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Where Copyright Meets the Internet

WHEN ABBIE HOFFMAN wrote Steal This Book in 1970, authors of original works may have objected to the advice, but they at least could take comfort in the fact that someone actually had to go to the bookstore and physically grab the book off the shelf if they wanted to follow Hoffman’s advice. The need for physical proximity to the material limited the risk.

Today, however, your company may spend a year consulting experts and painstakingly developing materials that it hopes will distinguish it from the competition. But if the company posts that material on the Web, anyone anywhere can easily steal it and you won’t even know, because your copy will still be right where you put it, seemingly undisturbed.

Compounding the problem is the fact that many Internet users don’t seem to know that they are violating copyright laws. Copying on the Internet is rampant, including among security companies and security professionals, says Gene Ferraro, CPP. “A lot of people think that just because it’s on the Internet, it’s free,” he says. Ferraro runs a business called KopyWatch, which searches the Internet for identical or very similar blocks of text.

After making sure the sites with the text are separately owned and operated, KopyWatch subjectively determines whether a copyright violation might be at hand. The company alerts all of the site owners of the possible conflict and offers to sell them a report disclosing the closely matching text as well as a copyright-monitoring service. (The firm doesn’t offer legal services; it’s up to client companies to have legal counsel contact the violators if they wish). Ferraro says that more than 300 clients have taken him up on the monitoring.

Although his company’s search feature can identify text matches down to a few words, he says that he searches for matches of at least 35 words or more. And most of what he’s finding contains much longer word-for-word copies.

For companies concerned about competitors or interlopers swiping their online material, attorneys recommend placing copyright notices at the bottom of every Web page and registering copyrights for the site quarterly with the U.S. Copyright Office, to protect the site as it evolves.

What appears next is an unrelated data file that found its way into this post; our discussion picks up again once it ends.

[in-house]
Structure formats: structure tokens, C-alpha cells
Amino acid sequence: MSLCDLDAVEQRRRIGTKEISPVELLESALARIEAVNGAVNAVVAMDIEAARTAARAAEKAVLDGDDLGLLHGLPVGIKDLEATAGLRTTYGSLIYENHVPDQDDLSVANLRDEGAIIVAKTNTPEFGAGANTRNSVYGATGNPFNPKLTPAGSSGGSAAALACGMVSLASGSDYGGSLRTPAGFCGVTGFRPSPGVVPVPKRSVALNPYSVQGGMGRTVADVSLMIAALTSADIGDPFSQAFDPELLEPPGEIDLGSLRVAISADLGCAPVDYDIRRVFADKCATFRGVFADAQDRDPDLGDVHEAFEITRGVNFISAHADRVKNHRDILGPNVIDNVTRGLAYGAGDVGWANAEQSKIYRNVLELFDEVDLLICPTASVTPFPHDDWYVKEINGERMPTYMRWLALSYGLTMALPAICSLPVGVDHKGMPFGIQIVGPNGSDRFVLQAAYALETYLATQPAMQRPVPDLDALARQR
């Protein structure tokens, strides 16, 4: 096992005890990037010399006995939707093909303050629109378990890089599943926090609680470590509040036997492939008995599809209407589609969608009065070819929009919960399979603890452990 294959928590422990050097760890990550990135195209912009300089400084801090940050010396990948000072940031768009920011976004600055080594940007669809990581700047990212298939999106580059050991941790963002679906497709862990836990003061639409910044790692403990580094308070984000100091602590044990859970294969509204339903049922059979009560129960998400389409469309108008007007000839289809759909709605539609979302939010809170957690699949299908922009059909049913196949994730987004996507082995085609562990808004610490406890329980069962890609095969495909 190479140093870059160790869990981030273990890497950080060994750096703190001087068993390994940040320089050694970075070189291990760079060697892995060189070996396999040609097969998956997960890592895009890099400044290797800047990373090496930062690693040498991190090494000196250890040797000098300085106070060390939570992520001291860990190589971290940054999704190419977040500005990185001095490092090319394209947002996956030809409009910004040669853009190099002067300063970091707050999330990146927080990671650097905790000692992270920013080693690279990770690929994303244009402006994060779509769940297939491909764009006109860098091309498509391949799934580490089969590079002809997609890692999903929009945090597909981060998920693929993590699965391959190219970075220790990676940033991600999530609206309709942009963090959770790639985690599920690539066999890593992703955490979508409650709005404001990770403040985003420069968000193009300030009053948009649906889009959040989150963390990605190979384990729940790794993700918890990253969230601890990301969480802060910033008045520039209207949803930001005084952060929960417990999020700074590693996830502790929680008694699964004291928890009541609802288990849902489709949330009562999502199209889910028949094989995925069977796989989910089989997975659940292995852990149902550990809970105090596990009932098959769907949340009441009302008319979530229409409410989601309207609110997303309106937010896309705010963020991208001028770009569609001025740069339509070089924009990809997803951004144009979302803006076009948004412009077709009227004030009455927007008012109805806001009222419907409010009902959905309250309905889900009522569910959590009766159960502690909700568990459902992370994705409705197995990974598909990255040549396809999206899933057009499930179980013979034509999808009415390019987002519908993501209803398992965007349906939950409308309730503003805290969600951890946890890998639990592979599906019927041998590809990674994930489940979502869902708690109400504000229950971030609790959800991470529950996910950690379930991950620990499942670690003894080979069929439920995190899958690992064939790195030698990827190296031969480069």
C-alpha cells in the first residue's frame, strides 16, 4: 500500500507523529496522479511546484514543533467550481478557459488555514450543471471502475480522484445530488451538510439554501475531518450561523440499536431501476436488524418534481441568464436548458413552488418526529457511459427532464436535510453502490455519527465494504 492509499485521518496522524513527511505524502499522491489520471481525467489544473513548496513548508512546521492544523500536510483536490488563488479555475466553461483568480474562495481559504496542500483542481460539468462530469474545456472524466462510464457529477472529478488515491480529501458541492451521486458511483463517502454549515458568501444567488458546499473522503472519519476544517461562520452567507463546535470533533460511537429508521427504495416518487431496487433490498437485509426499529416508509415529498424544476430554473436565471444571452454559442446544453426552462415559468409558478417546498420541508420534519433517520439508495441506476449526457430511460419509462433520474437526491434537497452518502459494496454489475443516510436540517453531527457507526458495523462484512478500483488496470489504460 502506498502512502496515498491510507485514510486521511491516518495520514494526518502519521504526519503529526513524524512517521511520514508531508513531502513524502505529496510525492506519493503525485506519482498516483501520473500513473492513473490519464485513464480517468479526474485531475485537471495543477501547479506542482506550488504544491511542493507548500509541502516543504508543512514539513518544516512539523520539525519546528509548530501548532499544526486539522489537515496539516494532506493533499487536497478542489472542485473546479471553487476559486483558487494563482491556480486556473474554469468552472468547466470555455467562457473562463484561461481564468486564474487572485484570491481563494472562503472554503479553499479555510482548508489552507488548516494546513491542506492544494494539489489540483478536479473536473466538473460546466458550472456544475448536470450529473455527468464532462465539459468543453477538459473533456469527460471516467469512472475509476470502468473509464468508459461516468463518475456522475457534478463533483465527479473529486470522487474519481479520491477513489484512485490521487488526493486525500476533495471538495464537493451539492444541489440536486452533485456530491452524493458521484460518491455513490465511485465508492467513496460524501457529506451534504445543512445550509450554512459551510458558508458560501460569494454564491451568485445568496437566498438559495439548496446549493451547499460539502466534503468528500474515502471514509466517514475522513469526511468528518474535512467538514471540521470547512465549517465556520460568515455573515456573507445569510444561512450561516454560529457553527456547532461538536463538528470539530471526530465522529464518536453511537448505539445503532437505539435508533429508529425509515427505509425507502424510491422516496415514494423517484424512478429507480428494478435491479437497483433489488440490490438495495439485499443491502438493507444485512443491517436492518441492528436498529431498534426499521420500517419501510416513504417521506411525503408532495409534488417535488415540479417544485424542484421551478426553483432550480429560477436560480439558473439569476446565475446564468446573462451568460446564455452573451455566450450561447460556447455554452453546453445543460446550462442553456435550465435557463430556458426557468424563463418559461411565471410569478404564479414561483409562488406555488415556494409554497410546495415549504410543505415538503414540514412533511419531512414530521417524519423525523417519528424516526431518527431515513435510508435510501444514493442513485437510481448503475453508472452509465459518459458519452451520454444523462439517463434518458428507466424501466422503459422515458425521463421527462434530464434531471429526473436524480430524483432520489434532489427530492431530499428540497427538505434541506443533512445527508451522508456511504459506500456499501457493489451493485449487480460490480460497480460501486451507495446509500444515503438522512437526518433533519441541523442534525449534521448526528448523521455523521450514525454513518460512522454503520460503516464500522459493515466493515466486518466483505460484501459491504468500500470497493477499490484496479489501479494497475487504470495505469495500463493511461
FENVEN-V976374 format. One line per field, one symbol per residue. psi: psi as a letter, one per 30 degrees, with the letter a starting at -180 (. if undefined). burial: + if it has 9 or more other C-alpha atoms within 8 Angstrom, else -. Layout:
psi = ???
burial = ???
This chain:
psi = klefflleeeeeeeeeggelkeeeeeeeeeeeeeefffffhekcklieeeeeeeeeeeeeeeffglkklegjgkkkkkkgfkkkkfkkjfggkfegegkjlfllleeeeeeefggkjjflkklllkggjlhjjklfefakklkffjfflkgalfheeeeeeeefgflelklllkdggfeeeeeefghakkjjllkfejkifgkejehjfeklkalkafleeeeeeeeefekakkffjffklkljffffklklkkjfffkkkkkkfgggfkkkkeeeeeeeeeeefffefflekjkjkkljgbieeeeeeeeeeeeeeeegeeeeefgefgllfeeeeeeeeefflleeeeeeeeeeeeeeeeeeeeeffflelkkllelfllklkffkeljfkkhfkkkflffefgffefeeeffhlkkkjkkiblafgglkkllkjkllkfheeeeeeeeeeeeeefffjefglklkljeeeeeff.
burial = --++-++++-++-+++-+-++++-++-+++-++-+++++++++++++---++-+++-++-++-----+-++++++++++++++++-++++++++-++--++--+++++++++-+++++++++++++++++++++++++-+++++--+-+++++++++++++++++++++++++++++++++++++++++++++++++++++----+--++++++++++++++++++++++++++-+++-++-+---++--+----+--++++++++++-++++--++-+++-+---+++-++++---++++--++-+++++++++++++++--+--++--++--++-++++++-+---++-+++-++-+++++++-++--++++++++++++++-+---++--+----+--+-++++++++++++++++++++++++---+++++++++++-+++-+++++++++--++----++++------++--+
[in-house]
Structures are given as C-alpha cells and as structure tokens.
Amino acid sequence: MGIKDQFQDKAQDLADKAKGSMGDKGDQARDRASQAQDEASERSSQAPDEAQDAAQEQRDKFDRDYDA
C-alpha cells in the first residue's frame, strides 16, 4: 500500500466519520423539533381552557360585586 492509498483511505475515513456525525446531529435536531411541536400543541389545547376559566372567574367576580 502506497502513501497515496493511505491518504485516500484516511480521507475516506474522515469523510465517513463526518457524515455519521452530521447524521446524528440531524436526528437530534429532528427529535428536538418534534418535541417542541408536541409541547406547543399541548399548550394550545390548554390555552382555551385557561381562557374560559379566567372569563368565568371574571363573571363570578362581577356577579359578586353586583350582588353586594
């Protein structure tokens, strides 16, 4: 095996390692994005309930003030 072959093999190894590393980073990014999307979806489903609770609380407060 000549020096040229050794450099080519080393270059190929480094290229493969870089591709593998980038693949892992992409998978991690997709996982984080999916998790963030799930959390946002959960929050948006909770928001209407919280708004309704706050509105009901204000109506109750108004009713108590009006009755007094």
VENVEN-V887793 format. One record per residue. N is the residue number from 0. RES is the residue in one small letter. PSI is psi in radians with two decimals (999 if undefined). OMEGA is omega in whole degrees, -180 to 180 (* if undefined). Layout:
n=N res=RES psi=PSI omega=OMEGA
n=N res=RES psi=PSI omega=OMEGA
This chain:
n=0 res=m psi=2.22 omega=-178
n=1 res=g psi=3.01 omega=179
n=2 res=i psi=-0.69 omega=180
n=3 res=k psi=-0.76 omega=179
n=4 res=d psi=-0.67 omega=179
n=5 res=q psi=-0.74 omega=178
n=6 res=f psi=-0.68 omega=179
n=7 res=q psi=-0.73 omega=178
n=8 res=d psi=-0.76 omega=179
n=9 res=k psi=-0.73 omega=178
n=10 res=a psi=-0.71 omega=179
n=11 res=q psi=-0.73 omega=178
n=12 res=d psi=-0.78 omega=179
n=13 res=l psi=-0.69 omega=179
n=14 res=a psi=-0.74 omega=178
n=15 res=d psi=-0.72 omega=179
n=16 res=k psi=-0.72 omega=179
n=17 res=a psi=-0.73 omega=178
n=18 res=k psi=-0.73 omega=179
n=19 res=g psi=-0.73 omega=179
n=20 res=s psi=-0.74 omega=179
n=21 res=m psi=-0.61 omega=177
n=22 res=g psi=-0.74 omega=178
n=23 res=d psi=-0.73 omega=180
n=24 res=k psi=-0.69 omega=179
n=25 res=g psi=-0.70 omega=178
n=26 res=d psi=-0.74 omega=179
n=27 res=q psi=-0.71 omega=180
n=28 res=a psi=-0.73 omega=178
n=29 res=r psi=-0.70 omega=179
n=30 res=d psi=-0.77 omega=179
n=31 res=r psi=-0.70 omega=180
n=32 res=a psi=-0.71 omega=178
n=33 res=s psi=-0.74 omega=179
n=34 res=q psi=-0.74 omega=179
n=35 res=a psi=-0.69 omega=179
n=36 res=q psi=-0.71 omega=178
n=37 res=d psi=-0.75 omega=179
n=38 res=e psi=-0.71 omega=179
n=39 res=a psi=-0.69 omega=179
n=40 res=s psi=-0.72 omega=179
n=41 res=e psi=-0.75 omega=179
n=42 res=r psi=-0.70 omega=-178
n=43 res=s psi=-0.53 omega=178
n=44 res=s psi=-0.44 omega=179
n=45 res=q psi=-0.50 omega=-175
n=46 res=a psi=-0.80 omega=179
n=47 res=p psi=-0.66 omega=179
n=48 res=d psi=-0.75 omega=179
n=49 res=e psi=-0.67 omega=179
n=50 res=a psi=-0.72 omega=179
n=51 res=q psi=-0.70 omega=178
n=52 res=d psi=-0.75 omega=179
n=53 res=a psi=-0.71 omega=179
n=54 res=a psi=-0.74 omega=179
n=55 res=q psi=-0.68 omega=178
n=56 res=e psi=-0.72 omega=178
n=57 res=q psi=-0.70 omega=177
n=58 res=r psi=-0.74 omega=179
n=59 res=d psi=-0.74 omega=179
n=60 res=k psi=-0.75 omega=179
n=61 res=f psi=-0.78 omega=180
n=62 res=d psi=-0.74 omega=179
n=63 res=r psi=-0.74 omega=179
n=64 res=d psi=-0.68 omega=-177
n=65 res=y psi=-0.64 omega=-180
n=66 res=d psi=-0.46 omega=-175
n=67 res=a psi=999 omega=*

Companies would be well advised to copyright their mission statements, their business plans, and any policies or standards or guides in which they have invested time and resources. Otherwise, they may find that someone comes along, sees that work online, and decides simply to appropriate it.

While copyright registration is not compulsory for asserting copyright, it bestows certain benefits, points out attorney John W. Hazard, an intellectual property lawyer and the author of a treatise on copyright law.

For instance, says Hazard’s colleague David Abrahams, registration confers the presumption of ownership and bolsters the claim should your company end up challenging someone’s use of your material in federal court.

Perhaps most importantly, it allows plaintiffs to obtain statutory damages authorized by the copyright act—up to $30,000 for each work infringed, or up to $150,000 per work if the infringement was willful—without having to show the court that they suffered actual harm.

The situation is trickier if the infringer is based outside of the United States and has no physical presence inside the United States, says Erik W. Kahn, an intellectual property lawyer at Bryan Cave LLP in New York. Unless parties in that country are bound to honor U.S. copyright law by treaty, jurisdictional problems may arise, Kahn explains.

If the foreign site is hosted on a server in the United States, however, the victim might be able to get the server firm to remove the offending pages or sue them for damages.

Another issue that companies developing their own products should be aware of is how copyright laws apply to electronic clipping services and newsletters. To what extent can clipping services summarize and use someone else’s copyrighted material?

Generally, copyright law covers expression of an idea, not the idea itself. So as long as a clipping service doesn’t slavishly copy the article, and introduces a degree of originality, it will probably avoid liability. Clipping services should avoid specific language used in the source articles, advises Kahn, who warns that there is no pat formula for compliance. But the more general the summary, the safer.

Even if the clipping service rewrites the ideas expressed in the articles, it could violate a protectable interest if it mirrors the structure of the article. “Clipping services should use their own language and change the ordering of the article,” to avoid that problem, says Kahn. And, of course, he adds, it’s always a good idea to have a lawyer review materials to ensure that they stay within the boundaries of this complicated area of the law.